US judge applies ‘crime victims’ status in Boeing 737 MAX crashes. A US federal court judge has ruled that relatives of the 346 people who died in the crashes of two Boeing 737 Max planes in Indonesia and Ethiopia are proxies for crime victims under federal law and should have been informed of the private negotiations on a deal that saved Boeing from criminal prosecution.
However, the full impact of Friday’s ruling is still unclear. The judge said the next step is to decide what remedies the victims’ families should receive for not being informed of the talks between the US government and Boeing.
The first Boeing Max 737 crashed in Indonesia in October 2018, killing 189, and another crashed five months later in Ethiopia, killing 157.
All Boeing 737 Max aircraft were grounded around the world for nearly two years. They were cleared to fly again after Boeing overhauled an automated flight control system that erroneously activated in both accidents.
Relatives are pushing to scrap the US government’s January 2021 settlement with Boeing and have expressed anger that no one at the company has been held criminally responsible for the two crashes.
Arlington, Virginia-based Boeing Co. did not immediately respond to a request for comment on the judge’s ruling.
Boeing, which misled safety regulators who approved the Max, has agreed to pay $2.5 billion, including a $243.6 million fine. The US Department of Justice, in return, agreed not to prosecute the company for conspiracy to defraud the government.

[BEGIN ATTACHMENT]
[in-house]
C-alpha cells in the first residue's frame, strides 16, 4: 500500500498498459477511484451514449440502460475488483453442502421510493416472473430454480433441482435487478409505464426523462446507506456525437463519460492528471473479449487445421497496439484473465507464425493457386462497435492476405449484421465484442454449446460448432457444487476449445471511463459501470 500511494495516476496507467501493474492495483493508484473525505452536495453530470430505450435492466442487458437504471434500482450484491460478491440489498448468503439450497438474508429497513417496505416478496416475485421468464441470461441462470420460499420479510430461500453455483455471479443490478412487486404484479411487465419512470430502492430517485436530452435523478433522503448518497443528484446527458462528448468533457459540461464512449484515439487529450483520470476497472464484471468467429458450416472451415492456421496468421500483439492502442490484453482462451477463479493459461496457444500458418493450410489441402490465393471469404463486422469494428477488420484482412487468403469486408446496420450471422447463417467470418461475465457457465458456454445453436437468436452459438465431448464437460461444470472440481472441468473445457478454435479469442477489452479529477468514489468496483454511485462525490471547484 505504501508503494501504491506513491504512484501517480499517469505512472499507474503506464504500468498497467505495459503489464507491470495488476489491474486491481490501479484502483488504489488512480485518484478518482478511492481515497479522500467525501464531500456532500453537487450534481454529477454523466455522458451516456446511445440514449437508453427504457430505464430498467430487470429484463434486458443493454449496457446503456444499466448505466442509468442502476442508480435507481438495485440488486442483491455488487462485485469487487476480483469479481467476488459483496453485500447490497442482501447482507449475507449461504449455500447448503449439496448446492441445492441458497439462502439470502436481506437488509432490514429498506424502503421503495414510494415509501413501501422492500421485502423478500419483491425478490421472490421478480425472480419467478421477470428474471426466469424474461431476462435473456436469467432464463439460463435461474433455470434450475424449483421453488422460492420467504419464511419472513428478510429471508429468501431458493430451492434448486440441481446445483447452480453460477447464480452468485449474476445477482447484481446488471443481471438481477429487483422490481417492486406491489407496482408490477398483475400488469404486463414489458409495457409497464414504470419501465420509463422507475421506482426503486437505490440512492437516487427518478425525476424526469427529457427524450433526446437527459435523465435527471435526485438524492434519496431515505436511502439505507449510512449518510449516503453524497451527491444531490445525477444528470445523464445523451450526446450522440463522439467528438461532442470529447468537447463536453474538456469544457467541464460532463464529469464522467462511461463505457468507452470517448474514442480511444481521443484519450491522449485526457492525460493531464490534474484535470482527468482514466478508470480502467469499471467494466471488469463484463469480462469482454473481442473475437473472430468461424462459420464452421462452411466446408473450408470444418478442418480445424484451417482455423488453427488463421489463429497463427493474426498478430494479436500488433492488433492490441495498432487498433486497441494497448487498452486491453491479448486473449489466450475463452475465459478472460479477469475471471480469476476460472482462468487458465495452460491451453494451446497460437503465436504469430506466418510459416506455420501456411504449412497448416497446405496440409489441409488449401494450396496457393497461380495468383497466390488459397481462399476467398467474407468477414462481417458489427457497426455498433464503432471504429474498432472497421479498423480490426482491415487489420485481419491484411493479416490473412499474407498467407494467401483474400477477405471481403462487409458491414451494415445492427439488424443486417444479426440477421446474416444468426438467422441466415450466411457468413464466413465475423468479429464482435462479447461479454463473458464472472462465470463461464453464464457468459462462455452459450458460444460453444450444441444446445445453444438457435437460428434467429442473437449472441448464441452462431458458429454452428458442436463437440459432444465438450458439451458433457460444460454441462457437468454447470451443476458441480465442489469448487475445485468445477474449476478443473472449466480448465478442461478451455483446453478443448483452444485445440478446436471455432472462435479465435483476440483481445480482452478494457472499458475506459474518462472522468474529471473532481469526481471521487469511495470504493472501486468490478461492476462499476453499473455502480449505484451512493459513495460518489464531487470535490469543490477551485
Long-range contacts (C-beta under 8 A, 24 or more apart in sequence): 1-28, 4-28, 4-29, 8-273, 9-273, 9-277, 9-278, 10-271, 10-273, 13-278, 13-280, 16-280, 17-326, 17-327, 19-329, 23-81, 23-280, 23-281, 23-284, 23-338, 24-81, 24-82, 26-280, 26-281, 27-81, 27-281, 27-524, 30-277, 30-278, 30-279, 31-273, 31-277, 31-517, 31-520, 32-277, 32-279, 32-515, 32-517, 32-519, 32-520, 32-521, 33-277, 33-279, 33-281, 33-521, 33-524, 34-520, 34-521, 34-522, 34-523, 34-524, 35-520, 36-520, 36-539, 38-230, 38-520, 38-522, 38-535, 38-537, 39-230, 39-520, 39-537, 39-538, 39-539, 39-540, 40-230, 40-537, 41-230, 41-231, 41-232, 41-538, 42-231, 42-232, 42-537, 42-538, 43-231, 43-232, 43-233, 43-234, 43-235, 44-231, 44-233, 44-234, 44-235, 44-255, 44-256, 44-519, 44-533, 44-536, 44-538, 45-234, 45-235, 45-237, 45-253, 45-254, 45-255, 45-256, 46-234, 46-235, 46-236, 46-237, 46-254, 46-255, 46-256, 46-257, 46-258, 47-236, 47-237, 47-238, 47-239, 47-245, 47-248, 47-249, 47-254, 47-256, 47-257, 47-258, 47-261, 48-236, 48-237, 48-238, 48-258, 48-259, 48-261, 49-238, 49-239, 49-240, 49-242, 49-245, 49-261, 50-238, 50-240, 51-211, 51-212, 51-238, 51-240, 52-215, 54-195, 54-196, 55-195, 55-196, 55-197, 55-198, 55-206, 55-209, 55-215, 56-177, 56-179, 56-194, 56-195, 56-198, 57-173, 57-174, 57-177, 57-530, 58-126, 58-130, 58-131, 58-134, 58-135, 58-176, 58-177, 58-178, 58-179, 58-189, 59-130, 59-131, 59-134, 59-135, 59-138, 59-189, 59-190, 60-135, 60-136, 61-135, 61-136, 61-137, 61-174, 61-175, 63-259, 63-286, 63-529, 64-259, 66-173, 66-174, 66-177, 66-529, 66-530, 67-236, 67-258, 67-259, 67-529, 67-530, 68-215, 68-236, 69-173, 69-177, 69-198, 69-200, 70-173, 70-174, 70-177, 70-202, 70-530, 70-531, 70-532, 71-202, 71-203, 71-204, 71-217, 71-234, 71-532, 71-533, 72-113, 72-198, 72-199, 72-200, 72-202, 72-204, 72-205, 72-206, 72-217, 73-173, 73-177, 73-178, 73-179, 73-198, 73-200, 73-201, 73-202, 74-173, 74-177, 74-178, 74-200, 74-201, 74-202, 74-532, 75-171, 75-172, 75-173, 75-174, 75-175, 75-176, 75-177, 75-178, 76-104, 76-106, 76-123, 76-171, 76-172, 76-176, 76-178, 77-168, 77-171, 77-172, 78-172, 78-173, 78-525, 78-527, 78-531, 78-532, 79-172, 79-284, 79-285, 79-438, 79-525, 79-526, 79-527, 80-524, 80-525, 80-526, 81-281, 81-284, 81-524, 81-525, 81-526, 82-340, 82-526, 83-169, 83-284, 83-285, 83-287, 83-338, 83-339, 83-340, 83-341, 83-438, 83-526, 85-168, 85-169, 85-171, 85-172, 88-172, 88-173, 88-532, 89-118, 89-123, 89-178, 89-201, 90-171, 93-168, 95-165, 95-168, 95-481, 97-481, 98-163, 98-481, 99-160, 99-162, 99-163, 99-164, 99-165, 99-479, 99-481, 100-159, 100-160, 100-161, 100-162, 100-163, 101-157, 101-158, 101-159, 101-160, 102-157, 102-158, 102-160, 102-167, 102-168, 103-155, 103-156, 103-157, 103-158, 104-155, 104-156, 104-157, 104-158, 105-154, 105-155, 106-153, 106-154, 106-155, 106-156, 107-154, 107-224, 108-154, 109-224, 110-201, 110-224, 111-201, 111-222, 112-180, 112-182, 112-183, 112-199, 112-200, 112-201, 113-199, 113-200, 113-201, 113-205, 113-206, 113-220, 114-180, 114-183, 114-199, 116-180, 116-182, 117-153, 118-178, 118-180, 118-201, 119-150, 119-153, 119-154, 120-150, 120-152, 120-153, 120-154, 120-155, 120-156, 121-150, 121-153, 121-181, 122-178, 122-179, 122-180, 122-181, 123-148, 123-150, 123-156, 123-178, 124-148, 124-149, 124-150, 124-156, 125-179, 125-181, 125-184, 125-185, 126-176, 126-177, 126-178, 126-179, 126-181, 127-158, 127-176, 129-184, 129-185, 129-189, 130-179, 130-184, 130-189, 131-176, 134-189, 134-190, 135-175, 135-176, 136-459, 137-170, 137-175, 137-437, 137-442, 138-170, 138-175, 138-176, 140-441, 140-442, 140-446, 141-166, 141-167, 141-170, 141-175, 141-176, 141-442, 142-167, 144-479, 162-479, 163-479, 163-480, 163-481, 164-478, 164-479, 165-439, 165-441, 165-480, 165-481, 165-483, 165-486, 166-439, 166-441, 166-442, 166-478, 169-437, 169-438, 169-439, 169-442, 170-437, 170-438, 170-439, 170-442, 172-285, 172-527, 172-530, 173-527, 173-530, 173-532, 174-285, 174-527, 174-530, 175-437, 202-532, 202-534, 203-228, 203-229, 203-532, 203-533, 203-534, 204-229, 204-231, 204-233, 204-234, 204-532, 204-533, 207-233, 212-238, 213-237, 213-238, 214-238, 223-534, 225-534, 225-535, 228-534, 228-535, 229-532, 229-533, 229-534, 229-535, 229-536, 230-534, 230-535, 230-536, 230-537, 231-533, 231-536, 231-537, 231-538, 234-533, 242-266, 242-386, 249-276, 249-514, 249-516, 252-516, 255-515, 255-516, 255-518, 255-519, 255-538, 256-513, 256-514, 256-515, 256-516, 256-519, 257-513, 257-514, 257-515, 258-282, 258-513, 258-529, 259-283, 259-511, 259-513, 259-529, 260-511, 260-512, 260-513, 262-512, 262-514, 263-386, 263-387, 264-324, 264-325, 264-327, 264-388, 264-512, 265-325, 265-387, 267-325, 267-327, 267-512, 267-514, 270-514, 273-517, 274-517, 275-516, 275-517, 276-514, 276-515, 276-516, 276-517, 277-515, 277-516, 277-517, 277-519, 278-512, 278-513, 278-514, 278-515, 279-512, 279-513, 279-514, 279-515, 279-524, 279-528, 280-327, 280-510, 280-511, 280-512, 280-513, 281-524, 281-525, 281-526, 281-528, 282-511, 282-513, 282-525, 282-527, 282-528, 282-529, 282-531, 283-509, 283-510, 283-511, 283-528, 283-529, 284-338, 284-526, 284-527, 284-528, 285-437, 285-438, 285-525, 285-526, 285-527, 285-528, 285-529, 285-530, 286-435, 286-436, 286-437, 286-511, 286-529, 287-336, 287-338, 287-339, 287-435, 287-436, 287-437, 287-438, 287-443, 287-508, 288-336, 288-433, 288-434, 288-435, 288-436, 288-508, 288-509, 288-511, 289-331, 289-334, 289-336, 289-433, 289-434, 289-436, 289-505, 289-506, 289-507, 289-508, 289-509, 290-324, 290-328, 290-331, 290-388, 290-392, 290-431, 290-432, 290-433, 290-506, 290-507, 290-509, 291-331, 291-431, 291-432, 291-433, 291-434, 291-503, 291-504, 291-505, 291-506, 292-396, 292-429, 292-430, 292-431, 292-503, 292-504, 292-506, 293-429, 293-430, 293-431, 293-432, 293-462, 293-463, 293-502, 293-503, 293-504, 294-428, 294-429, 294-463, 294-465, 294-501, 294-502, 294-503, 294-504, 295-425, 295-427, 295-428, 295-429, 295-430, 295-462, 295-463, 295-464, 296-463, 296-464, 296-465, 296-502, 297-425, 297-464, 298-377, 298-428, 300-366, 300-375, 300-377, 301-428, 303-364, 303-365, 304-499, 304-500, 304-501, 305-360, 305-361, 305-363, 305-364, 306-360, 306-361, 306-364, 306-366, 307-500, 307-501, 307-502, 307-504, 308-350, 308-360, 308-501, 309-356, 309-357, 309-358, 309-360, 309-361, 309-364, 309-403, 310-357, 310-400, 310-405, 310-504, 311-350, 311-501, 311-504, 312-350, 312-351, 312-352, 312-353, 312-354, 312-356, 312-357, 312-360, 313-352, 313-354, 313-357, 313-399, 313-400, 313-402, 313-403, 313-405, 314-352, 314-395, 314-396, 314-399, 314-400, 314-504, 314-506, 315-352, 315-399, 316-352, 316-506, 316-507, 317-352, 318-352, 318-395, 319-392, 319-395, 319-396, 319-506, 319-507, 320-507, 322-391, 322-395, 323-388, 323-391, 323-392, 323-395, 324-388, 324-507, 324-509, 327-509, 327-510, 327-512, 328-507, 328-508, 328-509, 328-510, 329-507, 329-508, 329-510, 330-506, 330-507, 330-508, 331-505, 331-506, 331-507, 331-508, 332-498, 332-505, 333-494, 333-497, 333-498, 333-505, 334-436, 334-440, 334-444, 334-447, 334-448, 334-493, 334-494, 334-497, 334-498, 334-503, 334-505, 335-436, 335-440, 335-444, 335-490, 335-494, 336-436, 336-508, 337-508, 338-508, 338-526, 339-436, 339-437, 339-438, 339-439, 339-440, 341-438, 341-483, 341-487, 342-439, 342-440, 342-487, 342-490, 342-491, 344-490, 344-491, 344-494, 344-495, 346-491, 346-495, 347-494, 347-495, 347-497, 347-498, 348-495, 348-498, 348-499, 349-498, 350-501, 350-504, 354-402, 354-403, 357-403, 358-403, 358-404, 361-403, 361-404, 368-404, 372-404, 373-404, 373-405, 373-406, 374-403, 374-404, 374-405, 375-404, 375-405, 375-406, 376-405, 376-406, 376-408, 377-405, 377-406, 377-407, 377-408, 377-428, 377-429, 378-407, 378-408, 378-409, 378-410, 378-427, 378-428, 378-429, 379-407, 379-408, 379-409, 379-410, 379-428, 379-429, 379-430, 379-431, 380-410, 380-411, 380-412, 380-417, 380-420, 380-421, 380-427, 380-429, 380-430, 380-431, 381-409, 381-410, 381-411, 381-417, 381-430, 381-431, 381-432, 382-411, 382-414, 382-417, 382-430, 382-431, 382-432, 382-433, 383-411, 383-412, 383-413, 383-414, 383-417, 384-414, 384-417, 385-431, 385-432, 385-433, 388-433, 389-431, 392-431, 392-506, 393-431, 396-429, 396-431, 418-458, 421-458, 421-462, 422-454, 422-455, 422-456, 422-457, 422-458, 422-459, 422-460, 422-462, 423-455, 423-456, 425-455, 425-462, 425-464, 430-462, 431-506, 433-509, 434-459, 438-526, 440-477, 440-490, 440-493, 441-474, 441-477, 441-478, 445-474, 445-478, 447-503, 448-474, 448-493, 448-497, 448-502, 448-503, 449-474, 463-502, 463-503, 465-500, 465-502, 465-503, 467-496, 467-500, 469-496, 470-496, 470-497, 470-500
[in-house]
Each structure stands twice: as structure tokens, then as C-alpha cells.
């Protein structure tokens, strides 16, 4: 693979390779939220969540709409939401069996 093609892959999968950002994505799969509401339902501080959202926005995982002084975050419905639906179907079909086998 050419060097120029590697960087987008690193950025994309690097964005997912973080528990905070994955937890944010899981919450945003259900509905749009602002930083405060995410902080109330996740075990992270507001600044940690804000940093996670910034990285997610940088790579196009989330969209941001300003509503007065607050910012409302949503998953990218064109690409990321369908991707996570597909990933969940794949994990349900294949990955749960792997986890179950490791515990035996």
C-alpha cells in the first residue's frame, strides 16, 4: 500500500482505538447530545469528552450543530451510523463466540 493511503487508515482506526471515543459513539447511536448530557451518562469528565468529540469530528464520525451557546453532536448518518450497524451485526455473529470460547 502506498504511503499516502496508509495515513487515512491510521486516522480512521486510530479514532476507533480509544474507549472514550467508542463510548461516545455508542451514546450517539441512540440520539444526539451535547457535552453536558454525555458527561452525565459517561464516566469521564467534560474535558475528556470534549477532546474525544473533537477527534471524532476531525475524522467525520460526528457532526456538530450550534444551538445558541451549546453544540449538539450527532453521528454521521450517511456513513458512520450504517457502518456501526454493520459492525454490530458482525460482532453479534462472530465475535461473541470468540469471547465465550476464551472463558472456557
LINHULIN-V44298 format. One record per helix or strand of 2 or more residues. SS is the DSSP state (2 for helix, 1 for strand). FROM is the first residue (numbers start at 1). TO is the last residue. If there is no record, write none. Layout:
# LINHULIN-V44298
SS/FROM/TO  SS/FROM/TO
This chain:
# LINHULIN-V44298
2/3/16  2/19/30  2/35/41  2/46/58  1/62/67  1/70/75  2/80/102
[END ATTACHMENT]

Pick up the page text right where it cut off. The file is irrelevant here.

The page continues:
The Justice Department, explaining why it did not tell the families about the secret negotiations with the company, argued that the relatives were not victims of the crime.
However, US District Judge Reed O’Connor in Fort Worth, Texas, said Friday that the crashes were a foreseeable consequence of Boeing’s conspiracy, turning family members into proxies for crime victims.
“In short, were it not for Boeing’s criminal conspiracy to defraud the FAA, 346 people would not have lost their lives in the accidents,” he wrote.
Boeing did not disclose key details to the Federal Aviation Administration of a safety system called MCAS, which was linked to both fatal crashes and was designed to help counter the MAX’s tendency to pitch.
“Had Boeing not committed its crime,” pilots in Ethiopia and Indonesia would have “received adequate training to respond to the MCAS activation that occurred on both aircraft,” O’Connor ruled.
Paul Cassell, attorney for the families, said the ruling “is a huge victory” and “sets the stage for a pivotal hearing, where we will present proposed remedies that will allow criminal prosecution to hold Boeing fully accountable.”
Ireland’s Naoise Connolly Ryan, whose husband, Mick Ryan, a senior engineer with the United Nations World Food Program, was killed in the second Max crash in Ethiopia, has long argued that Boeing is responsible for her husband’s death. .
“Families like mine are the real victims of Boeing’s criminal misconduct, and our views should have been considered before the government gave them favorable treatment,” he said in a statement released by an attorney for the families.
Connolly Ryan had been offered, along with all the grieving families, a substantial cash settlement from Boeing, which she turned down saying she wanted justice, according to the Irish Examiner newspaper.
Bloomberg News reported in 2021 that company shareholders had accused Boeing Co. directors of lying about the company’s oversight of its 737 Max 8 aircraft and engaging in a misleading public relations campaign following two fatal crashes that they involved the plane.
According to unsealed court documents, Boeing’s board of directors was accused of ignoring red flags about the 737 Max, failing to develop adequate tools to assess safety on planes and failing to adequately hold former executives accountable for a relationship campaign. public that rejected the critics. of the plane’s design flaws, Bloomberg reported.